If RIM is to regain some, if not all, of its lost market share, BlackBerry 10 devices will need to be great, not just good. The good news for RIM supporters is that early indications suggest devices loaded with the new operating system will give RIM every chance. We break down five reasons people will want a Blackberry 10 device.

1. Its contact manager will be great

Early last year, RIM acquired Seattle-based Gist, a company that focused on integrating social media elements into contact management. The startup was founded in 2008 by T.A. McCann, who formerly worked in Microsoft’s Exchange Server Group. Gist actually received its initial funding from Microsoft co-founder Paul Allen’s Vulcan Capital.

Now McCann’s team is taking on a key role at RIM.

“BlackBerry has always had this heritage of productivity. We are just going to make it better yet again, when we launch BB10,” McCann told Reuters recently. He says that in addition to the BlackBerry contacts app, Gist has been tasked with the responsibility of everything social at RIM including BlackBerry Messenger (BBM), the Facebook and Twitter apps, instant messaging as well as much of the identity platform, BlackBerry ID.

A Gist user review hints at the possibilities:

“The main idea behind Gist is pretty similar to other social media aggregators like MyBlogLog, FriendFeed, Seesmic and Google Buzz” says Gist user Dustin Luther. “However, there’s one HUGE improvement they’ve made. Rather than forcing you to view updates based on a timeline (i.e. most recent updates first), they allow you to view updates in a “people” mode where you can view all the updates from that person (whether they are on Facebook, Twitter, their blog, foursquare, etc.) based on the importance that you’ve selected. (Facebook has tried to do this with their “top news” feature, but it’s crude at best and doesn’t do a great job finding updates that are important to me)”.

2. It will have a cool camera

When new RIM CEO Thorsten Heins offered a sneak peak at some of the features of its new BlackBerry 10 operating system, the things that got the biggest oohs and aahs from the crowd at BlackBerry World were the new camera features. A tidy demo that followed showed the new camera will allow the user to “go back in time” using a circular timeline slider to pick the perfect moment. While the phone looks to be a marked improvement over what is on the market today, it is unlikely that it will present a distinct business advantage, as the technology behind it is licensed from a Swedish company called Scalado that was acquired by Nokia in June.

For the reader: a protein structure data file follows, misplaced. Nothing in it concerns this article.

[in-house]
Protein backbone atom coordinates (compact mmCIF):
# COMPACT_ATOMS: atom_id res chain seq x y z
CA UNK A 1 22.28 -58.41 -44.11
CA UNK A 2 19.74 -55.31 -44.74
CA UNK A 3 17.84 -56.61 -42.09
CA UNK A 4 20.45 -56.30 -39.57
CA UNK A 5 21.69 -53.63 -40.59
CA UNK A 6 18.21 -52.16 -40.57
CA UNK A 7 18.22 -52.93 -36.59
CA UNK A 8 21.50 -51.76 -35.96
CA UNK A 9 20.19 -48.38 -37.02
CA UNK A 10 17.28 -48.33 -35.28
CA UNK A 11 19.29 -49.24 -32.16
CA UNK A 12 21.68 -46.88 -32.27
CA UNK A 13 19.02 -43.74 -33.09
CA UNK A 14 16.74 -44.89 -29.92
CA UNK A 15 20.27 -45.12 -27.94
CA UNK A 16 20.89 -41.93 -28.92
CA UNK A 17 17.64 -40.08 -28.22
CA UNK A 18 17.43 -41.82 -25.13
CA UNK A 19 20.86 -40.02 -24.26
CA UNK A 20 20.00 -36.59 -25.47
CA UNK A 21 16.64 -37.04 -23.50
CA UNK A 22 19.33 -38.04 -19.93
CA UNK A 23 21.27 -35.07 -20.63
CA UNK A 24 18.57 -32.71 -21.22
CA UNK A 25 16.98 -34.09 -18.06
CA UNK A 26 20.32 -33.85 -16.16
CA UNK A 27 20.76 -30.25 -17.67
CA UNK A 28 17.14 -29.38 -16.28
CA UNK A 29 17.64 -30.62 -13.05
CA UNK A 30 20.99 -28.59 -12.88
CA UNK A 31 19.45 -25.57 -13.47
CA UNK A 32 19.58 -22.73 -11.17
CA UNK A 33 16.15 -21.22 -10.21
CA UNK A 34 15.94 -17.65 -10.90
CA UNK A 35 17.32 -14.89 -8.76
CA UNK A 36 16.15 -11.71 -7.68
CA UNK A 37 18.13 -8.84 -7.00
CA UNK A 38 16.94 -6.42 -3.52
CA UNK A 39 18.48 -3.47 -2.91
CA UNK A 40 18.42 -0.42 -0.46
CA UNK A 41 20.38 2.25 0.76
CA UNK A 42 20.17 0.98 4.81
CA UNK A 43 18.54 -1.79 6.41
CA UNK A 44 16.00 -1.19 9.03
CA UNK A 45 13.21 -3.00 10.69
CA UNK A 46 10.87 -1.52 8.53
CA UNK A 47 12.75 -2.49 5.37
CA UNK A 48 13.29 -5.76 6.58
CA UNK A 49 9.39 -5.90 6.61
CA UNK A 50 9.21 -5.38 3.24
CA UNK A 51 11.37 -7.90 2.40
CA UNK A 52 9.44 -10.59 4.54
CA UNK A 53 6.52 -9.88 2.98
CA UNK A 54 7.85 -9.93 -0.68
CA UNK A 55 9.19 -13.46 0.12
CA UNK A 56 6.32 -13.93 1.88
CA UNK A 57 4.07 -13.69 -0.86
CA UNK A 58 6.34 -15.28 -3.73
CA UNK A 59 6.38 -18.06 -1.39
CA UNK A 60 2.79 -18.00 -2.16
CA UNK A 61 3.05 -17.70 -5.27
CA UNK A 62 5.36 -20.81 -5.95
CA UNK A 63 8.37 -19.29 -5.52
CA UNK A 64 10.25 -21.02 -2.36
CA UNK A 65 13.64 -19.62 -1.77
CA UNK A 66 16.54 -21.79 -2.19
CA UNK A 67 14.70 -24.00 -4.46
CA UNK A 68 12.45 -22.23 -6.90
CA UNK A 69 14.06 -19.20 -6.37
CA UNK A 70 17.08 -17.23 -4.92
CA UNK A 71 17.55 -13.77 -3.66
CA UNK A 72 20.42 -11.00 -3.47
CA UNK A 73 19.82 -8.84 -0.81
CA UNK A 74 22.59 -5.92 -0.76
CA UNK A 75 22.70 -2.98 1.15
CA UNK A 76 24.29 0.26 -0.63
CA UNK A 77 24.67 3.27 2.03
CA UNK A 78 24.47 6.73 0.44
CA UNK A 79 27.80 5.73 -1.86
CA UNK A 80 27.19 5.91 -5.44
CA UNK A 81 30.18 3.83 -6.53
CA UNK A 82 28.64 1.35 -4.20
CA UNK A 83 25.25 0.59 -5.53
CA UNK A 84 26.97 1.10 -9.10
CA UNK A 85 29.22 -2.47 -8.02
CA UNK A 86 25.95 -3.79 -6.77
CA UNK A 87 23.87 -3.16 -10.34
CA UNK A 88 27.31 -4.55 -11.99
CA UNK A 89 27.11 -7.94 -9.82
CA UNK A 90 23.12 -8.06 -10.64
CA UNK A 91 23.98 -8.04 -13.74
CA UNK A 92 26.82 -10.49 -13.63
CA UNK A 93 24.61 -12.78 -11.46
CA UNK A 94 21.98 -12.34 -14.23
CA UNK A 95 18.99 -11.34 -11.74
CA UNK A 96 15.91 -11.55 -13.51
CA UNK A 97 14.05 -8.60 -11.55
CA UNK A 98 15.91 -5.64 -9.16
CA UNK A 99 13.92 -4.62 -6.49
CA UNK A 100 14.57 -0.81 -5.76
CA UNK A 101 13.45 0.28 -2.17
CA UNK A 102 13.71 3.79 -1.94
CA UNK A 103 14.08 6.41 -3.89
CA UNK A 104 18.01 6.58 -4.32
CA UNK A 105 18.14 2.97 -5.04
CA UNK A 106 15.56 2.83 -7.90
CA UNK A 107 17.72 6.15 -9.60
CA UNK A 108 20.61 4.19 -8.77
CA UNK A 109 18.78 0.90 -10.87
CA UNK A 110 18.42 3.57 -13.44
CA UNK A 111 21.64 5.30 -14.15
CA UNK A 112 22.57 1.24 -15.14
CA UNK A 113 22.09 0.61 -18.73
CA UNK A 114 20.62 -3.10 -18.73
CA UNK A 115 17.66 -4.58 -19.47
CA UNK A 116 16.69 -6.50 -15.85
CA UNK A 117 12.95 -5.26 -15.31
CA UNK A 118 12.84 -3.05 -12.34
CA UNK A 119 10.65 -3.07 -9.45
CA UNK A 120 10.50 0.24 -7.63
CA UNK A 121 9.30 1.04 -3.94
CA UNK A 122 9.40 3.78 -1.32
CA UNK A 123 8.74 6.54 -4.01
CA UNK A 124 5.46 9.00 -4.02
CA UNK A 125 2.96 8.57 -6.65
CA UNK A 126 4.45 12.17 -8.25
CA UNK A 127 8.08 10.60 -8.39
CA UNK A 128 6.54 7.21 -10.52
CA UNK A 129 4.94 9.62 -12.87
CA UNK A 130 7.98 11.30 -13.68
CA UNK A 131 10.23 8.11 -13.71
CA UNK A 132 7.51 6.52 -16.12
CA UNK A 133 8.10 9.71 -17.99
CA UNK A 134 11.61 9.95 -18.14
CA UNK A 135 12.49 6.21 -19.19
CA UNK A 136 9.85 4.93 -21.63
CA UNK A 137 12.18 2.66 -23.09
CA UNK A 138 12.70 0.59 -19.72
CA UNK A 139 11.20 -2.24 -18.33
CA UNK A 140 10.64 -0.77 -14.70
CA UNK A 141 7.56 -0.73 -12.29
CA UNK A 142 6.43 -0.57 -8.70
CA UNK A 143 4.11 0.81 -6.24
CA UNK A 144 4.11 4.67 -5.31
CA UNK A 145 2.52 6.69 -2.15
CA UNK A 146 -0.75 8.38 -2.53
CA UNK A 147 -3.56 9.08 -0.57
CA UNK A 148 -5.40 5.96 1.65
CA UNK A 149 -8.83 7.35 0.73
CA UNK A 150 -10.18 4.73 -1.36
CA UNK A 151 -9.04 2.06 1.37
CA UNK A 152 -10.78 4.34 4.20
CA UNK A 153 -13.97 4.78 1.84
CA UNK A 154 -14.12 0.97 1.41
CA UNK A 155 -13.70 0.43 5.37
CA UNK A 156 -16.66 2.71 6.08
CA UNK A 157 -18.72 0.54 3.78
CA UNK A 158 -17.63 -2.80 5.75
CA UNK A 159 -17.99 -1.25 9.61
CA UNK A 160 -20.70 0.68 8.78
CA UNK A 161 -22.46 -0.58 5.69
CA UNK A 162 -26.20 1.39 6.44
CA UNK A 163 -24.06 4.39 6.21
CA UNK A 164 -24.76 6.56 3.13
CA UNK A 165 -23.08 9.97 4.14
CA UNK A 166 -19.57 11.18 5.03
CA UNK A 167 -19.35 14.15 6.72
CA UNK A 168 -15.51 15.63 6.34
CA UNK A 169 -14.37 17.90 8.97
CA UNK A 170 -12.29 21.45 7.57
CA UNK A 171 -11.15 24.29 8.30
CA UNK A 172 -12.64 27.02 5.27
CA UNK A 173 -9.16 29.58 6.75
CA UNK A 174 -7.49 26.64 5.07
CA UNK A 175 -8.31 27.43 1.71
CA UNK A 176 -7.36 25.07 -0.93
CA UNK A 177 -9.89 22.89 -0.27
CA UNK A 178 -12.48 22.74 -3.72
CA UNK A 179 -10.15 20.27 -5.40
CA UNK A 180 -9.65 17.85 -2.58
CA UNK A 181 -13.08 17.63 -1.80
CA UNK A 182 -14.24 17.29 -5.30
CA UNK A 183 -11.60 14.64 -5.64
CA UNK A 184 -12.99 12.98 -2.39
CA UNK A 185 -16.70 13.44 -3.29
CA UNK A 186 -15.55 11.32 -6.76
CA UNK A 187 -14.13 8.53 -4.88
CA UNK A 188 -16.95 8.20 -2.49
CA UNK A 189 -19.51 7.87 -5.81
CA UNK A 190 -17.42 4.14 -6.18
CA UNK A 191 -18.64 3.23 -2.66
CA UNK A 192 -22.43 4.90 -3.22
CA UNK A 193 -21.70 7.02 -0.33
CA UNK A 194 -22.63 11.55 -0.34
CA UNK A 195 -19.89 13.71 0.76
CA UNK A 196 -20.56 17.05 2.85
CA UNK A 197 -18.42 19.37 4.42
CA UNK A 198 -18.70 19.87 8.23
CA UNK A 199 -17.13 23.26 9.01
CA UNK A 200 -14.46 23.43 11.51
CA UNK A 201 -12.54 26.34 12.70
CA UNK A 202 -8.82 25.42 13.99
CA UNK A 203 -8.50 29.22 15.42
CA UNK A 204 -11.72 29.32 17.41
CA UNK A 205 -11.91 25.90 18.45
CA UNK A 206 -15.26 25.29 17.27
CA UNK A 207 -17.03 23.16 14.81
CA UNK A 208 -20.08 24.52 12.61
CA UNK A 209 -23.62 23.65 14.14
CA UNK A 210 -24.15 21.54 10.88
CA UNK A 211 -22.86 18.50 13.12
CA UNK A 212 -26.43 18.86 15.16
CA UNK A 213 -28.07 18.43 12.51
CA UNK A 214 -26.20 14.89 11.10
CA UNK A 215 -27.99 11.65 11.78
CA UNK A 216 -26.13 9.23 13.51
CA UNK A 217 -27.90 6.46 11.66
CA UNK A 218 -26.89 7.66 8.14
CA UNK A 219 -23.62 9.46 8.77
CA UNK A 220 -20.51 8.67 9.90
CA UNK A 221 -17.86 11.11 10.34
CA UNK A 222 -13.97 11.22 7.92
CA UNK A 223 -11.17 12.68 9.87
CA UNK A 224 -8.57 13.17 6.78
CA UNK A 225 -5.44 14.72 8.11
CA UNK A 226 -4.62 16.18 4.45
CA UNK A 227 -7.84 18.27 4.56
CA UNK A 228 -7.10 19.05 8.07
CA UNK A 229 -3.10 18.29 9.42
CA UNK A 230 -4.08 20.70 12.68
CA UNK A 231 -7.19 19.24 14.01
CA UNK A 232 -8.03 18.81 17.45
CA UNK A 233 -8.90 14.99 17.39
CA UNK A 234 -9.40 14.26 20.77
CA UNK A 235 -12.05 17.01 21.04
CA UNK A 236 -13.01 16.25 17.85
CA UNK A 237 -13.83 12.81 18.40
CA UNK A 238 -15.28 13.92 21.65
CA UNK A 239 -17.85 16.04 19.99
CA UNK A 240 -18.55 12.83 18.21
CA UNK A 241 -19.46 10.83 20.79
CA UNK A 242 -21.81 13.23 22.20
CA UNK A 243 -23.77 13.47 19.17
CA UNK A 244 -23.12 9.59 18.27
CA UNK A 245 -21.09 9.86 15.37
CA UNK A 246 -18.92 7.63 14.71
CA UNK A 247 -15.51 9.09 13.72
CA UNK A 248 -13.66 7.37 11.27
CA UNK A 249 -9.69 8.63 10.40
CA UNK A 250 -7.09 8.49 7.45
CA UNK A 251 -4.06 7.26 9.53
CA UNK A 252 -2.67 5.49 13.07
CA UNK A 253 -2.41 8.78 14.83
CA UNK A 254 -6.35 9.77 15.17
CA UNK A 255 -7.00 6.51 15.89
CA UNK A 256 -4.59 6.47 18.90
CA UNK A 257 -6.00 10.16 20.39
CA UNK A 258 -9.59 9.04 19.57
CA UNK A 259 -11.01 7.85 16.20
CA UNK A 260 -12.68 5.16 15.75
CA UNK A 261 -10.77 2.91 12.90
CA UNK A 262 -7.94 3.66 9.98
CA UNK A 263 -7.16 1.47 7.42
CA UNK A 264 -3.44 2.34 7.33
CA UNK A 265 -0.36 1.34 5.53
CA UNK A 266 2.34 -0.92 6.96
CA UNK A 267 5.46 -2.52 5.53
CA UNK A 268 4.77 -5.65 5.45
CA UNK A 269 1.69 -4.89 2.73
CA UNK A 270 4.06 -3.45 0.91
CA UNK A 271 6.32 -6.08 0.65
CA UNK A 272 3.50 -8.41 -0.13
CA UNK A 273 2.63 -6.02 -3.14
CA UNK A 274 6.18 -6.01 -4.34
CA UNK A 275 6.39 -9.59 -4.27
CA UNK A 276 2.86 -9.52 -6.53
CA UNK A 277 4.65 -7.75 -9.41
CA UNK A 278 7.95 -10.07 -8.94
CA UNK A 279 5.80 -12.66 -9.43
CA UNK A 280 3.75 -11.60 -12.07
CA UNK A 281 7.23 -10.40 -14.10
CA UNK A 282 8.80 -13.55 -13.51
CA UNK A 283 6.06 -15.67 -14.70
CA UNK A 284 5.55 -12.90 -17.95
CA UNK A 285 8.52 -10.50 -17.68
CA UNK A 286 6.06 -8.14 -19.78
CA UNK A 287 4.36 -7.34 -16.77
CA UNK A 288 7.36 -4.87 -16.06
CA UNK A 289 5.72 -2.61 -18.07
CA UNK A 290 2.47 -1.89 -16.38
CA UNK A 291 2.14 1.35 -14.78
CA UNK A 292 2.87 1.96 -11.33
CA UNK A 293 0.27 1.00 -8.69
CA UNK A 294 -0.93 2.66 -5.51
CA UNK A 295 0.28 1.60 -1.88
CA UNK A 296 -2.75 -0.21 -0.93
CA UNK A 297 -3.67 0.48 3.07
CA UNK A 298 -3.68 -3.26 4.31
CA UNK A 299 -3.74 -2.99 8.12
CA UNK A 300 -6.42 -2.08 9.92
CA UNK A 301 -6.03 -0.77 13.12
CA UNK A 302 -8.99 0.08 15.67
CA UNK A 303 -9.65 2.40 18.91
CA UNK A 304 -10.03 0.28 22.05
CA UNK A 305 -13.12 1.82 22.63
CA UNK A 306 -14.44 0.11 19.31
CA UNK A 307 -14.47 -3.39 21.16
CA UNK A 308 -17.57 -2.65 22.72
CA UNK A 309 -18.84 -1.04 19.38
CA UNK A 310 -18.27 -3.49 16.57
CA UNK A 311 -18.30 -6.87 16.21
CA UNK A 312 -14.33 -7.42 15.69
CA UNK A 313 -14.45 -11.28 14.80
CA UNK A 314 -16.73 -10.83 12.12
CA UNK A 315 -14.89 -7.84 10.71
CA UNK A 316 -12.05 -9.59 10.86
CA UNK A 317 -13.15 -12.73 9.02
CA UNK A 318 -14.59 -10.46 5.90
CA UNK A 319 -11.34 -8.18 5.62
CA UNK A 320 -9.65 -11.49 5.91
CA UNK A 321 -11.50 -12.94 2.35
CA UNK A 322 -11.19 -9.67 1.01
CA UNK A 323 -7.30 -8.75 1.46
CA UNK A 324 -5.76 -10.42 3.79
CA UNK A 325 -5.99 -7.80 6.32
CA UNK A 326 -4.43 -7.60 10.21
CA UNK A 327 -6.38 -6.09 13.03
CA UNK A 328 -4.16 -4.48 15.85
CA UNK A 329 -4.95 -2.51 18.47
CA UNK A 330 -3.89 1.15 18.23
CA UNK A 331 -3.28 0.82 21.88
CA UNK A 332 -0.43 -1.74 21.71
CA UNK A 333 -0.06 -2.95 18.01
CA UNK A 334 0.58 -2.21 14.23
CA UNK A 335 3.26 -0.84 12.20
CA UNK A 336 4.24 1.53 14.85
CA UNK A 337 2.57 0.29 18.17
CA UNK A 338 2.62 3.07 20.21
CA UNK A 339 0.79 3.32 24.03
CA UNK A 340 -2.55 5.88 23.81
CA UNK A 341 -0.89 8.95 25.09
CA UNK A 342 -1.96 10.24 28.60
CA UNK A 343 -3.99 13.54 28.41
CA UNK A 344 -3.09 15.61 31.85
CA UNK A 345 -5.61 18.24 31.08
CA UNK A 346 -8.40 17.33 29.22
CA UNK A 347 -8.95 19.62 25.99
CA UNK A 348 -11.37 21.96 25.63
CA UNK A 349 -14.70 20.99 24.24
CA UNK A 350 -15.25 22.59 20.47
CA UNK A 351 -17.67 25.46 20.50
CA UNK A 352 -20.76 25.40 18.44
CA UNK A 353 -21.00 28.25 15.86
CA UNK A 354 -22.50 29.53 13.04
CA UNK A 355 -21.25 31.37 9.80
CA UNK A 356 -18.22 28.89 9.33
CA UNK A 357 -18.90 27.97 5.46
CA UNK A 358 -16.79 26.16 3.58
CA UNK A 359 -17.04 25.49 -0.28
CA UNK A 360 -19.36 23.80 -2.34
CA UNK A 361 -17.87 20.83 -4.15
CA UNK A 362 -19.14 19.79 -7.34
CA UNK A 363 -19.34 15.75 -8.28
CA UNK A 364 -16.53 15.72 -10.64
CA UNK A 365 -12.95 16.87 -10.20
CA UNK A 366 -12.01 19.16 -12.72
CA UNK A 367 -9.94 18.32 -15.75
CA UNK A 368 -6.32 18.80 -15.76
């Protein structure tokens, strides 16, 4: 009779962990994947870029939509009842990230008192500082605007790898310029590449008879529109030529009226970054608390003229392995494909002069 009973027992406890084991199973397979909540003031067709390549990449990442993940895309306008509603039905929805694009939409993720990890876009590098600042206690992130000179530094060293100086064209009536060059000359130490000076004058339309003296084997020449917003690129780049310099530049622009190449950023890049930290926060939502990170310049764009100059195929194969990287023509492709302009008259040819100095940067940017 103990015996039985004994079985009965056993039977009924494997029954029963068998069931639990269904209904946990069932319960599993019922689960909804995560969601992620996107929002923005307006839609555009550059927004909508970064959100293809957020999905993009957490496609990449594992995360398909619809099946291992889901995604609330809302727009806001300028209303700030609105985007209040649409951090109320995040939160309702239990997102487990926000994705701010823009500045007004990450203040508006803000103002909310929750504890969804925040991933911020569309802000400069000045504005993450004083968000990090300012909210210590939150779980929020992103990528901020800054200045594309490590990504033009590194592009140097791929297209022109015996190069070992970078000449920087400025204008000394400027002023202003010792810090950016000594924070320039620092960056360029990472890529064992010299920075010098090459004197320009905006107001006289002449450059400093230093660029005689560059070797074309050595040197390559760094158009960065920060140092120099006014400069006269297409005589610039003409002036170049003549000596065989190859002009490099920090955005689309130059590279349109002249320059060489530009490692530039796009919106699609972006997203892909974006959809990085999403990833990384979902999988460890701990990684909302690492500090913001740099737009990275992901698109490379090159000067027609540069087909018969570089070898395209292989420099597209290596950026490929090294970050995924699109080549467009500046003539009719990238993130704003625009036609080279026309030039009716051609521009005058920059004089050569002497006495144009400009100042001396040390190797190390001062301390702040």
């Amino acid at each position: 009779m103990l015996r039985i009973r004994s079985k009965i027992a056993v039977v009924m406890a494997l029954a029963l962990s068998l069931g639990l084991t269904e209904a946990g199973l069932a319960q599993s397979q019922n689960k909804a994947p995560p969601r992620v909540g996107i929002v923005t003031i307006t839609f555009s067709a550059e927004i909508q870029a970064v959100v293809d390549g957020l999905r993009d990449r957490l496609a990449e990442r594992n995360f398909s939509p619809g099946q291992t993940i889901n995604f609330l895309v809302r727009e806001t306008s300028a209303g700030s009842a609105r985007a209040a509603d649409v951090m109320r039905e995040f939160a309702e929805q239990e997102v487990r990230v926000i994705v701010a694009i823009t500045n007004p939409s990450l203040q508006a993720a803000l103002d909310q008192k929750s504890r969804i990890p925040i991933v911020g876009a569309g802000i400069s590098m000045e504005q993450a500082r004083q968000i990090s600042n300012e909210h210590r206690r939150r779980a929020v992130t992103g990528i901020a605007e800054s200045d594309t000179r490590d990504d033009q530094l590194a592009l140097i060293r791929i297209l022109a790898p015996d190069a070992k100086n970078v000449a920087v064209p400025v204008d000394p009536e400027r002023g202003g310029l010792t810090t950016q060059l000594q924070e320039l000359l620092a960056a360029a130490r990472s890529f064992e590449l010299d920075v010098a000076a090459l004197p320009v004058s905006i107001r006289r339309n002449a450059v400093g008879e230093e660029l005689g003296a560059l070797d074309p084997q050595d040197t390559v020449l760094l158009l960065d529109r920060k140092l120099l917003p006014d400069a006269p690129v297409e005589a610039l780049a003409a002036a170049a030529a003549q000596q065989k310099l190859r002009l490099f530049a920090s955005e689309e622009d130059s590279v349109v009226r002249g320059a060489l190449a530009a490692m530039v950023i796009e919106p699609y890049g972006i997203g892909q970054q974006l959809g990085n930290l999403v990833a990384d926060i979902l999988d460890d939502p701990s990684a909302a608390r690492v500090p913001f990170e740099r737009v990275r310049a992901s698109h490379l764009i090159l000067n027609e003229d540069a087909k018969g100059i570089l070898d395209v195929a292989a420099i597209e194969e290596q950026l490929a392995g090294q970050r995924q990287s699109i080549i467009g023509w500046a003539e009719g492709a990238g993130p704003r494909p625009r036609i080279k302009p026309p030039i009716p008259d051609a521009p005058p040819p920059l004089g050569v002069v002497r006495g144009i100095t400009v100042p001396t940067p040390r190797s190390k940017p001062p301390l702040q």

3. It will have better battery life

The new BB10 devices will feature an OLED (Organic Light-Emitting Diode) screen that, unlike its LED counterparts, doesn’t require a backlight. While some budget devices, such as the Toshiba T-02D and the Samsung Exhilarate, have employed OLED, RIM has the opportunity to bring it to the mainstream. Other details reveal that RIM is extremely battery focused with BB10. The new BBM, for instance, will feature a darker screen that will save battery life by as much as 25%. And for real road warriors, Thorsten Heins told the Wall Street Journal recently that BlackBerry 10 phones will include a removable battery, so heavy users can swap a fresh one in, rather than traipse around an airport for a power source.

4. It will be fast

RIM acquired QNX, which became BlackBerry 10 after a legal spat, in April 2010. The Ottawa-based company was founded in 1980 and acquired by Harman International in 2004. QNX developed an operating system called the QNX Neutrino, which is more familiar to those familiar with OS’s used in mission critical environments, such as high speed trains in Europe and Japan, nuclear power plants, even the Canadarm. Neutrino employs a micro-kernal structure in which each application runs in its own memory space on this operating system, allowing the device to multi-task like nothing that is currently on the market.

5. Lack of apps won’t be an issue

One could argue that many apps built for the iPhone were necessary because the device’s browser did not support Adobe Flash. But that’s a story for another day, especially now that that fence has been mended in the post Steve Jobs world. A persistent critique of BlackBerrys has been BlackBerry App World, which is dwarfed by Apple App Store. But Alec Saunders RIM’s VP of developer relations, says the image that BlackBerry is bleeding app developers is simply false. BlackBerry App World, he points out has grown its vendor base by 157% in the past year, and just passed the three billion download mark. The QNX Neutrino operating system, which provides support for Adobe Flash and Air, Java, HTML 5.0 and C++. makes it inherently developer friendly, insists Saunders.

“I have been receiving a lot of feedback from developers personally and I can tell you that I am hearing again and again that developers are amazed by how easy it is to work with the BlackBerry 10 tools, ” he said recently, adding: “They appreciate the open nature of our platform, which allows developers to bring their work and their skills and find a toolset that will work for them.”